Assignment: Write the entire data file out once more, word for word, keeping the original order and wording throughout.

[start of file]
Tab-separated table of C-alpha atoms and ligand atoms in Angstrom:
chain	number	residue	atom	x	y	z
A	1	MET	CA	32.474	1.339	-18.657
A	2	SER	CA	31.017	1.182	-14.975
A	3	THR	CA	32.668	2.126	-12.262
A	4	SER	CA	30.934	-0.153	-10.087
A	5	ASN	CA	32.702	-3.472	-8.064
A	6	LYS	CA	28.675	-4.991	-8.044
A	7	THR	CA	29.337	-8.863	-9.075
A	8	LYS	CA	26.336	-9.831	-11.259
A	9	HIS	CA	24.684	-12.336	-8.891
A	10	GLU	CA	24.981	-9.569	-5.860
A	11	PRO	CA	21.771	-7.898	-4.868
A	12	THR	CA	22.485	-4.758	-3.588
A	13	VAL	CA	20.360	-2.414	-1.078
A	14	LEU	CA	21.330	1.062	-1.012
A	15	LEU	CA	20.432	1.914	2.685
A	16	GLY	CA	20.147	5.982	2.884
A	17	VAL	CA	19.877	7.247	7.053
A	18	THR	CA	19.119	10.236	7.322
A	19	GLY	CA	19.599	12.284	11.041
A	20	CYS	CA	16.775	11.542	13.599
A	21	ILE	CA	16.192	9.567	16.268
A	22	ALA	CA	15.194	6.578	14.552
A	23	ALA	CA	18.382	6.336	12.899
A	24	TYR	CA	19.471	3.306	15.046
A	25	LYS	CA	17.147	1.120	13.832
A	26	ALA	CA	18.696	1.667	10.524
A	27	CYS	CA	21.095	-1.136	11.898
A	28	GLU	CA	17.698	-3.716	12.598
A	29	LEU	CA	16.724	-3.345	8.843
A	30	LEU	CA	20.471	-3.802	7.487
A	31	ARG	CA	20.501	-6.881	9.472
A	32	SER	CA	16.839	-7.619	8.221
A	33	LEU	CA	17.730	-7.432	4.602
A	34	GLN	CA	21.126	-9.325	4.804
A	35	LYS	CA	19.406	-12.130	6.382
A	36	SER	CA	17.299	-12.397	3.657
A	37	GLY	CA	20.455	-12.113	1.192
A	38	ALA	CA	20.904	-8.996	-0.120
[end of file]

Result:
Tab-separated table of C-alpha atoms and ligand atoms in Angstrom:
chain	number	residue	atom	x	y	z
A	1	MET	CA	32.474	1.339	-18.657
A	2	SER	CA	31.017	1.182	-14.975
A	3	THR	CA	32.668	2.126	-12.262
A	4	SER	CA	30.934	-0.153	-10.087
A	5	ASN	CA	32.702	-3.472	-8.064
A	6	LYS	CA	28.675	-4.991	-8.044
A	7	THR	CA	29.337	-8.863	-9.075
A	8	LYS	CA	26.336	-9.831	-11.259
A	9	HIS	CA	24.684	-12.336	-8.891
A	10	GLU	CA	24.981	-9.569	-5.860
A	11	PRO	CA	21.771	-7.898	-4.868
A	12	THR	CA	22.485	-4.758	-3.588
A	13	VAL	CA	20.360	-2.414	-1.078
A	14	LEU	CA	21.330	1.062	-1.012
A	15	LEU	CA	20.432	1.914	2.685
A	16	GLY	CA	20.147	5.982	2.884
A	17	VAL	CA	19.877	7.247	7.053
A	18	THR	CA	19.119	10.236	7.322
A	19	GLY	CA	19.599	12.284	11.041
A	20	CYS	CA	16.775	11.542	13.599
A	21	ILE	CA	16.192	9.567	16.268
A	22	ALA	CA	15.194	6.578	14.552
A	23	ALA	CA	18.382	6.336	12.899
A	24	TYR	CA	19.471	3.306	15.046
A	25	LYS	CA	17.147	1.120	13.832
A	26	ALA	CA	18.696	1.667	10.524
A	27	CYS	CA	21.095	-1.136	11.898
A	28	GLU	CA	17.698	-3.716	12.598
A	29	LEU	CA	16.724	-3.345	8.843
A	30	LEU	CA	20.471	-3.802	7.487
A	31	ARG	CA	20.501	-6.881	9.472
A	32	SER	CA	16.839	-7.619	8.221
A	33	LEU	CA	17.730	-7.432	4.602
A	34	GLN	CA	21.126	-9.325	4.804
A	35	LYS	CA	19.406	-12.130	6.382
A	36	SER	CA	17.299	-12.397	3.657
A	37	GLY	CA	20.455	-12.113	1.192
A	38	ALA	CA	20.904	-8.996	-0.120